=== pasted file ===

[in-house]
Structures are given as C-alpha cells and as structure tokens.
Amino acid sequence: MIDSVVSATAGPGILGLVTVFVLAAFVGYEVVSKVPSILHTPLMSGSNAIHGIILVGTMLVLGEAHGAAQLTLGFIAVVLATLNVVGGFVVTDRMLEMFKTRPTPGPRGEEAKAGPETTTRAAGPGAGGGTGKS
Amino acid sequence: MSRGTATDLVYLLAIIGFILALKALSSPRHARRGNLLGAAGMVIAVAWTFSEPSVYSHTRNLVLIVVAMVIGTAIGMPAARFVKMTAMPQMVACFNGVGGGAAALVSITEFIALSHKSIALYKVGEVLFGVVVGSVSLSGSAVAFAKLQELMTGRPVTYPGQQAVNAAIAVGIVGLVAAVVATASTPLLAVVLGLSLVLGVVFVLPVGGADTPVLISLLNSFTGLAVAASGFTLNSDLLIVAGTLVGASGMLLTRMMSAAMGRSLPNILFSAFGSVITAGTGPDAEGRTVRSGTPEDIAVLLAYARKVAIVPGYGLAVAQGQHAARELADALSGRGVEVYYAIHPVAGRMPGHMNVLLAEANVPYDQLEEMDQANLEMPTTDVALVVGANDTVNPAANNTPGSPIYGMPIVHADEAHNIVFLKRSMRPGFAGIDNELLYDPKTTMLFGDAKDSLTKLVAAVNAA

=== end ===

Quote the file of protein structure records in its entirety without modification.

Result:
[in-house]
Structures are given as C-alpha cells and as structure tokens.
Amino acid sequence: MIDSVVSATAGPGILGLVTVFVLAAFVGYEVVSKVPSILHTPLMSGSNAIHGIILVGTMLVLGEAHGAAQLTLGFIAVVLATLNVVGGFVVTDRMLEMFKTRPTPGPRGEEAKAGPETTTRAAGPGAGGGTGKS
Amino acid sequence: MSRGTATDLVYLLAIIGFILALKALSSPRHARRGNLLGAAGMVIAVAWTFSEPSVYSHTRNLVLIVVAMVIGTAIGMPAARFVKMTAMPQMVACFNGVGGGAAALVSITEFIALSHKSIALYKVGEVLFGVVVGSVSLSGSAVAFAKLQELMTGRPVTYPGQQAVNAAIAVGIVGLVAAVVATASTPLLAVVLGLSLVLGVVFVLPVGGADTPVLISLLNSFTGLAVAASGFTLNSDLLIVAGTLVGASGMLLTRMMSAAMGRSLPNILFSAFGSVITAGTGPDAEGRTVRSGTPEDIAVLLAYARKVAIVPGYGLAVAQGQHAARELADALSGRGVEVYYAIHPVAGRMPGHMNVLLAEANVPYDQLEEMDQANLEMPTTDVALVVGANDTVNPAANNTPGSPIYGMPIVHADEAHNIVFLKRSMRPGFAGIDNELLYDPKTTMLFGDAKDSLTKLVAAVNAA